The work has a much deeper meaning than I first imagined, and it clearly isn’t the whimsical, fun ‘entrance to a theme park’ that I imagined. Having said that, Coley himself has said that he chose to use bulbs in order to give it a sense of the theatrical, and he likes the idea of it feeling like the travellers have come to town and set this up, like they would a funfair – there one week, onto another town the next.
The ‘travelling’ nature of the piece is interesting. It started off as an idea by a Scotsman, based on what a woman said about the 9/11 terror attacks in New York. It was displayed in London, then Kosovo, then Germany, and then Belgium. Coley says that something obviously changes along the way, and that the location and surroundings has a bearing on the meaning.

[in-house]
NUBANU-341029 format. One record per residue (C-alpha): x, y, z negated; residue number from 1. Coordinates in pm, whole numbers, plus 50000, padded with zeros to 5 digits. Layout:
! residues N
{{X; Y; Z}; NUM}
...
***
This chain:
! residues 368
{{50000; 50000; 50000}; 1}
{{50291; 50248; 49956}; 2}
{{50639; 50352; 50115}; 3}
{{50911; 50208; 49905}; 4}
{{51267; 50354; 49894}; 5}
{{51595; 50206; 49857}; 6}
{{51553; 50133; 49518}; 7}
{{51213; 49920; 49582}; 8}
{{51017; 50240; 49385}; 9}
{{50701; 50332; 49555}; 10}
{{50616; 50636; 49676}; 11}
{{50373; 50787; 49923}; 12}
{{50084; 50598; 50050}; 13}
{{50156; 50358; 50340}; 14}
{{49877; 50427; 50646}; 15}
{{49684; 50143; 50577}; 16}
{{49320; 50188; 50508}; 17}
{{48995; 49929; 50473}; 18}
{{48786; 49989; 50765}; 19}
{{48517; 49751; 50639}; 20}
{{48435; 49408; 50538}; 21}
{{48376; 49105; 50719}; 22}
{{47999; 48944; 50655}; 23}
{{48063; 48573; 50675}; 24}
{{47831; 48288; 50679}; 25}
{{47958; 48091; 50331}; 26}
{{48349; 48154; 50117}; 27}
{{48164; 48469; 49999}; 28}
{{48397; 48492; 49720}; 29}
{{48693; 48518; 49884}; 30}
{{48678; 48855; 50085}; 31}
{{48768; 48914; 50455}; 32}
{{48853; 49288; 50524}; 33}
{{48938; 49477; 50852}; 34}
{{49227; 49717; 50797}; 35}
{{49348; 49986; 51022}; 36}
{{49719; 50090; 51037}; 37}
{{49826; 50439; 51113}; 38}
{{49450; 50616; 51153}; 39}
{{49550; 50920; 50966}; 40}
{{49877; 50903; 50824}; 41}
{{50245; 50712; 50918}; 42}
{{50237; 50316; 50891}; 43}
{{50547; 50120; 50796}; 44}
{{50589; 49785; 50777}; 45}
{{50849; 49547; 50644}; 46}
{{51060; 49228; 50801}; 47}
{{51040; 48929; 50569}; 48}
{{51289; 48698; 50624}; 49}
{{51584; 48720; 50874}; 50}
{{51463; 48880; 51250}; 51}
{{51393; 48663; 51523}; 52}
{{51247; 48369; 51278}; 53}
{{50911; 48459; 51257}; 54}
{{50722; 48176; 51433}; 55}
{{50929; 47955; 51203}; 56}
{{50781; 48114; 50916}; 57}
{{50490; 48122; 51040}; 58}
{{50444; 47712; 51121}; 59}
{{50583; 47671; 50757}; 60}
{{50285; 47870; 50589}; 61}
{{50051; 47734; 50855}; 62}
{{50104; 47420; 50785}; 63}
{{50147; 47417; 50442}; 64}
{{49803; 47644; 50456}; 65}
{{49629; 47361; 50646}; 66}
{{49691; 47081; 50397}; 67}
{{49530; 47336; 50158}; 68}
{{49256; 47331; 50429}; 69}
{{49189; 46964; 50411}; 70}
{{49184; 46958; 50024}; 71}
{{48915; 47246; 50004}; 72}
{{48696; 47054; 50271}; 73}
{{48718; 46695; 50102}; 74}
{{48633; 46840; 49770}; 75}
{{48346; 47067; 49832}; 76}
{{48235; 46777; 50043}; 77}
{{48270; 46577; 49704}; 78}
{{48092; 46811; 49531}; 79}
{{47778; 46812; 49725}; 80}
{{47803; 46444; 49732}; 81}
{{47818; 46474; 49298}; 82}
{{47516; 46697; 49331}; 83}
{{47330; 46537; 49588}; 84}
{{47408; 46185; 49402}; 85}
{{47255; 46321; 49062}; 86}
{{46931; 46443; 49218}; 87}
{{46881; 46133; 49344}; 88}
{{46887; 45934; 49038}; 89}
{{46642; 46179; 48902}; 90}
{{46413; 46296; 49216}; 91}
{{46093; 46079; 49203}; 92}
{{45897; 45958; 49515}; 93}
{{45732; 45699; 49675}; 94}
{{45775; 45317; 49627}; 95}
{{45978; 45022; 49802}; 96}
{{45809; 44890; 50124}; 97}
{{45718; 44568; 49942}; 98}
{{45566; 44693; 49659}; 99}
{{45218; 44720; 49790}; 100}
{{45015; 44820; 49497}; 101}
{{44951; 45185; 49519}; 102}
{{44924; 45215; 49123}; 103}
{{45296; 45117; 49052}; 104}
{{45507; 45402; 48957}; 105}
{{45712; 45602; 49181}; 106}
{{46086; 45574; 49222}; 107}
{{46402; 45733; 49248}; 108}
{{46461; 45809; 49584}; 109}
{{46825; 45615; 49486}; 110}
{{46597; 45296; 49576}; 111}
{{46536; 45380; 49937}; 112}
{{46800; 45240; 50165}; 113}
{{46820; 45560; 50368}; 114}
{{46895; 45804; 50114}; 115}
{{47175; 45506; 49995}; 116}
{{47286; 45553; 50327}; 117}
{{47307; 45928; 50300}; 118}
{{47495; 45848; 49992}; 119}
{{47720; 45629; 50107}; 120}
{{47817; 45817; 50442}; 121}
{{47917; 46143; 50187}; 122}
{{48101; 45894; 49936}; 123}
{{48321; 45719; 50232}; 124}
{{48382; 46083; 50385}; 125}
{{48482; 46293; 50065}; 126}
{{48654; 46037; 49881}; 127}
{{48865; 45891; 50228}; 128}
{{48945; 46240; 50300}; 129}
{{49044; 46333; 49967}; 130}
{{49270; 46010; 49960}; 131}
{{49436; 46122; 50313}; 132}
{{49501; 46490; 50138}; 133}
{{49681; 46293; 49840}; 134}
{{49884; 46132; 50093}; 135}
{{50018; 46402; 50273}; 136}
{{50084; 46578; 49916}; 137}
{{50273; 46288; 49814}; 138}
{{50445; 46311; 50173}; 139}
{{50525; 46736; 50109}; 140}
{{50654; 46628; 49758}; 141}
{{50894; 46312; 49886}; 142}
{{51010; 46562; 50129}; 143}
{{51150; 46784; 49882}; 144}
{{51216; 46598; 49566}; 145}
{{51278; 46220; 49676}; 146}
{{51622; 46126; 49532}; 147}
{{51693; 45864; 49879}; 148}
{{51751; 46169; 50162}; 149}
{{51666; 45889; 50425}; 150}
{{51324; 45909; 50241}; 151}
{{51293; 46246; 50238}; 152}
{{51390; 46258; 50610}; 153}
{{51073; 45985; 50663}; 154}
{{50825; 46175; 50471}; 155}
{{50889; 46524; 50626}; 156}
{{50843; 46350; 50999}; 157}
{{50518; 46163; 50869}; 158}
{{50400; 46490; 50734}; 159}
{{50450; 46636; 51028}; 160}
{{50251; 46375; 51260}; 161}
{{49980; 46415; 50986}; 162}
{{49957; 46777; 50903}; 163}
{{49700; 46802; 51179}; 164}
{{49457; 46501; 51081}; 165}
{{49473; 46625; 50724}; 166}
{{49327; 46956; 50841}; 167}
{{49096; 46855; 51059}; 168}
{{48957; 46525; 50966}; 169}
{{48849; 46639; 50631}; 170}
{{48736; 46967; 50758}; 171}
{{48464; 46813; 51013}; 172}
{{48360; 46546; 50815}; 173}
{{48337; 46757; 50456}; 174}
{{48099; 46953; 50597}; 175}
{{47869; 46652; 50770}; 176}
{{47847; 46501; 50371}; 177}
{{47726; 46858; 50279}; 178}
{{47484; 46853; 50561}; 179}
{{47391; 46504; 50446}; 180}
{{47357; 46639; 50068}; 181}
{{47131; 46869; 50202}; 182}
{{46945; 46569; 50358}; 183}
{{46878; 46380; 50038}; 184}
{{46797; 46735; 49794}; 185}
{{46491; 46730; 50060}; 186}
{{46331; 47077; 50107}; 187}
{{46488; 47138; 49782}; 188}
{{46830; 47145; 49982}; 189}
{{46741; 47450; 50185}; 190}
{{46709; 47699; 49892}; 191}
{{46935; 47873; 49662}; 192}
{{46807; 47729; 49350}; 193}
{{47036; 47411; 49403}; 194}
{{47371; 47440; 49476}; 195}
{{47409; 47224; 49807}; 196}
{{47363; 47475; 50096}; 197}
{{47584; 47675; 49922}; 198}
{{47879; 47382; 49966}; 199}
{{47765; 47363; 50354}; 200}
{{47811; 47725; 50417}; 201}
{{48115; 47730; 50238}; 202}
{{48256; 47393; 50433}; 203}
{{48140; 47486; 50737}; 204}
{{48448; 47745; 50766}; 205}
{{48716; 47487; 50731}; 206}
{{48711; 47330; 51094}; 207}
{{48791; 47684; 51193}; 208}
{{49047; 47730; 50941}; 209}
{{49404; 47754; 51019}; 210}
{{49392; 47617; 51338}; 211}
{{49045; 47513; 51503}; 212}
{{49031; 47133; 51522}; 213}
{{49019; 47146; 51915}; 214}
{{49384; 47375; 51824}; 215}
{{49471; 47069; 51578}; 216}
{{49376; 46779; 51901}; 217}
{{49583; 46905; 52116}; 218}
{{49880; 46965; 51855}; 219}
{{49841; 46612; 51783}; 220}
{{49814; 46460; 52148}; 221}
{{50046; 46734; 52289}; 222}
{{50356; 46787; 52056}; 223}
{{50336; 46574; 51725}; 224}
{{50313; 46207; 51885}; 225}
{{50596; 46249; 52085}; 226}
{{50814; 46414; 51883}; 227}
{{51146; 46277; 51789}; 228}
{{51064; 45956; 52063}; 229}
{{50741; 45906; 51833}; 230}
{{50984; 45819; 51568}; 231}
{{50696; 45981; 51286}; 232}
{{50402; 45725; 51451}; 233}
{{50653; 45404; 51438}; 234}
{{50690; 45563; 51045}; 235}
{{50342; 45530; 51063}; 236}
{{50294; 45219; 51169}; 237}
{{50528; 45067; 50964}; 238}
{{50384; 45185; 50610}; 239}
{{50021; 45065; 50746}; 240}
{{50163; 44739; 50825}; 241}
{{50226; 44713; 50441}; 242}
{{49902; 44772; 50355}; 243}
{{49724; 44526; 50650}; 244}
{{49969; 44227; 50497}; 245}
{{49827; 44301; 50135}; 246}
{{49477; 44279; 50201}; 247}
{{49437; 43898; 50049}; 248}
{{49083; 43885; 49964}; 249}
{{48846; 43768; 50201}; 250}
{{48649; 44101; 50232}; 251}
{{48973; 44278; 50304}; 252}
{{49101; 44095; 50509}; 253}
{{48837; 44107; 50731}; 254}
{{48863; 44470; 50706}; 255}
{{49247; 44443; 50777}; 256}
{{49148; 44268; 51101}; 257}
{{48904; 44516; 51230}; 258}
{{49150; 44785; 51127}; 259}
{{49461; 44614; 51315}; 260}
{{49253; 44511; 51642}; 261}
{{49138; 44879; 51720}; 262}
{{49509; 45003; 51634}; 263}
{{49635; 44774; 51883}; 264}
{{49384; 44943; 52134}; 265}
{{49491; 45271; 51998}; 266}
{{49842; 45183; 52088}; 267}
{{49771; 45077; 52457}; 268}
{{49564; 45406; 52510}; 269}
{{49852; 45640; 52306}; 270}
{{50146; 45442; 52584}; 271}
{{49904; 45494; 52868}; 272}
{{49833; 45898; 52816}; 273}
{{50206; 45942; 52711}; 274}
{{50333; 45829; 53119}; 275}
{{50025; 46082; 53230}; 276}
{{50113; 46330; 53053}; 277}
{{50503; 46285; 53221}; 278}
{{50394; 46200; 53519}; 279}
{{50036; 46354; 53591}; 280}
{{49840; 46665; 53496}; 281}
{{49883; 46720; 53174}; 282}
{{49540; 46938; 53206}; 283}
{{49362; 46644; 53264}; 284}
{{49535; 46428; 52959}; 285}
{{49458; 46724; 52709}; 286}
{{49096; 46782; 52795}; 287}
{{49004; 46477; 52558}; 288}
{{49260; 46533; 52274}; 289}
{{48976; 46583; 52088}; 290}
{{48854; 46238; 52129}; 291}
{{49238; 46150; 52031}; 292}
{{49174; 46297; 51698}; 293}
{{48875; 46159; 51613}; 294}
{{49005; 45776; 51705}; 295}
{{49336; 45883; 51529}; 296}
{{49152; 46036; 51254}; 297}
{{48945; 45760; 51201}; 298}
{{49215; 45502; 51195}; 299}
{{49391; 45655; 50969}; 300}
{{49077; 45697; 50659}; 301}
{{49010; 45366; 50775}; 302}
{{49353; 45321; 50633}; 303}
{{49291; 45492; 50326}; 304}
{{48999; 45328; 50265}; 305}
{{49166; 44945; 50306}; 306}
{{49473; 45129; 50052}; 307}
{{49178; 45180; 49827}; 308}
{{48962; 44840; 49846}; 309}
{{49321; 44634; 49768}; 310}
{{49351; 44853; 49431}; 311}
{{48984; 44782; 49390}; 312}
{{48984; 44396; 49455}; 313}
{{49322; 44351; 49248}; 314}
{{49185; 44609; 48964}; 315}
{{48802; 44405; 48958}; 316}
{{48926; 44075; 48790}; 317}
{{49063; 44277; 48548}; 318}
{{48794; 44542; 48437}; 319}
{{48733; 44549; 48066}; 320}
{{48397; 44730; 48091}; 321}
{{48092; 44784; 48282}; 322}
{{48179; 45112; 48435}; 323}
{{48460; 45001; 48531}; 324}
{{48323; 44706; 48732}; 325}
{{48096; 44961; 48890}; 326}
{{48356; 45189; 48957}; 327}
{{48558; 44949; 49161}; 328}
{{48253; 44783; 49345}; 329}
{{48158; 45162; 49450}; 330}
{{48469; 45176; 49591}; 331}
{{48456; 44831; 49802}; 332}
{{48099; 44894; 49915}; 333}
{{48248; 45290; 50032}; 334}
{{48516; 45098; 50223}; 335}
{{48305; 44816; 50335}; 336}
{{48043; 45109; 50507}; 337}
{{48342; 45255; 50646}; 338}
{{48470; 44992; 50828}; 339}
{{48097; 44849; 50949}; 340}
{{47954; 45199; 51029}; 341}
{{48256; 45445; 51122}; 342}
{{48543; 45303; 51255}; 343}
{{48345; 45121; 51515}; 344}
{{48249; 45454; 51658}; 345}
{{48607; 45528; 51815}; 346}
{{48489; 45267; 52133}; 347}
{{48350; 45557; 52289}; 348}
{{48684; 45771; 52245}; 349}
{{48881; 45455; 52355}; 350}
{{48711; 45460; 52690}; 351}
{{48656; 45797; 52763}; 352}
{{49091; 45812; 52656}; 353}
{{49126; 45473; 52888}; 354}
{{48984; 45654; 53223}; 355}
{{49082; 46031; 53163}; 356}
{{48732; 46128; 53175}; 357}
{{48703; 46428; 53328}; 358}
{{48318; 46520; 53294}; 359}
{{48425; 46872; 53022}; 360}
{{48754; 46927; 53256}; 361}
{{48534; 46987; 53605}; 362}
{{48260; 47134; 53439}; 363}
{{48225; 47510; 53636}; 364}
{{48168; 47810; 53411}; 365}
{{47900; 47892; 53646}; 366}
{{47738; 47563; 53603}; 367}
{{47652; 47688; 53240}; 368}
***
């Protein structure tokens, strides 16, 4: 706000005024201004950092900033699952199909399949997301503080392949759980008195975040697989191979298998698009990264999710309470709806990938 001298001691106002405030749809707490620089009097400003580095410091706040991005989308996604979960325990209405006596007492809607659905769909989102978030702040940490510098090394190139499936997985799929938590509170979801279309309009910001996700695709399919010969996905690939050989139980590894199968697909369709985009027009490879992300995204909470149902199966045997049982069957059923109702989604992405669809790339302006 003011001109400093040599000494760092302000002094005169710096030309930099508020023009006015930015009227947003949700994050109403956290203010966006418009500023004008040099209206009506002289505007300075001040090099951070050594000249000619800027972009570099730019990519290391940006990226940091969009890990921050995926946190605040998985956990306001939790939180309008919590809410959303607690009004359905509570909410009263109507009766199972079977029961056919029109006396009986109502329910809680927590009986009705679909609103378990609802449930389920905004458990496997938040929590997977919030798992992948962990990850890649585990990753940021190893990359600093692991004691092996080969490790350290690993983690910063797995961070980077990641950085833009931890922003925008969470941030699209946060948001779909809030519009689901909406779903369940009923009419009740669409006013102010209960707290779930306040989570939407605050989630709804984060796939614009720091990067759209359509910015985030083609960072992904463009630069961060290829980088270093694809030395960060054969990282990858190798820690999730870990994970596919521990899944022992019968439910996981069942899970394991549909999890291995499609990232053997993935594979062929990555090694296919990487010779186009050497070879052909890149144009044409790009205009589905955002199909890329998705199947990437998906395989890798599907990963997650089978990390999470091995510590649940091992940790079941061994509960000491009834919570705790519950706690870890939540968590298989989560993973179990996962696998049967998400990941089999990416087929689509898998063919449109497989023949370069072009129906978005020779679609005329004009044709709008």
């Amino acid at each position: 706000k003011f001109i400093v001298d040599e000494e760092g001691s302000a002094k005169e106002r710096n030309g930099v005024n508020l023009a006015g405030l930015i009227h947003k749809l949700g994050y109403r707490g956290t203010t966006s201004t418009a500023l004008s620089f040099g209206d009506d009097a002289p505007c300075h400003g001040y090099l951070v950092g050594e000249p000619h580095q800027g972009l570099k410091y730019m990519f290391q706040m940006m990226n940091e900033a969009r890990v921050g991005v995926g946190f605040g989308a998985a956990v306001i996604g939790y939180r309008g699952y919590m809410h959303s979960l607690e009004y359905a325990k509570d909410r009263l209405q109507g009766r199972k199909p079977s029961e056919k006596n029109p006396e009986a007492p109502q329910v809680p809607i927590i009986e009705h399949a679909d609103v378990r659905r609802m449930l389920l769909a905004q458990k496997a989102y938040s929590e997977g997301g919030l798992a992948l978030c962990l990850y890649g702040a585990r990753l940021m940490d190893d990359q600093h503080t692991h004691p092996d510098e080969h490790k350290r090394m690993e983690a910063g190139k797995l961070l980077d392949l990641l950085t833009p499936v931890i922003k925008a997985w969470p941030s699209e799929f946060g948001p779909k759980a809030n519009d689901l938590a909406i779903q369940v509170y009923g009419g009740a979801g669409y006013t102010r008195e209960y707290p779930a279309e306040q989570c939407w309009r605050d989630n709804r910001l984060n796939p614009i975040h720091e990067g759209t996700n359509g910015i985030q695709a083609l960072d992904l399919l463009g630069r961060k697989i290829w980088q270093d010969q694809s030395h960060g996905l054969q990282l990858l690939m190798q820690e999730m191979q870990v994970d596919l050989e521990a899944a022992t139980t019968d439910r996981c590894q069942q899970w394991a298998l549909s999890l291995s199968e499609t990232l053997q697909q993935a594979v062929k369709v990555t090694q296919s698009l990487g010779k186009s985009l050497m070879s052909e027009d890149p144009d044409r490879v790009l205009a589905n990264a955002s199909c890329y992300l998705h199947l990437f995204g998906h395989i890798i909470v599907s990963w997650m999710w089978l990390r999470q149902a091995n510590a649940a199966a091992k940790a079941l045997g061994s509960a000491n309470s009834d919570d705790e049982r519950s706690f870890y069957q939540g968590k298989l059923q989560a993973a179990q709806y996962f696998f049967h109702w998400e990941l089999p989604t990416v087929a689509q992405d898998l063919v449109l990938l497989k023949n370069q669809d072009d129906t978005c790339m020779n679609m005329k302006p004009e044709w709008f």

Another interesting thing is that it was inspired by a terror attack carried out in the name of Islam, while the piece ended up being displayed in a country that is 90% Muslim.
In conclusion, my views definitely have changed, because I really didn’t have any idea what this piece was about to start with and I had purposely tried not to read too much about Coley beforehand, so I could give an honest first impression.
The next section asks us to stop and think about the following:
- Do you think contextual information is essential to gaining a greater understanding of contemporary work? Make a note in your learning log.
At this point, I read a quote from Coley (or saw him say it on a video) but did not record my source. I have definitely learnt my lesson and will not be doing that again!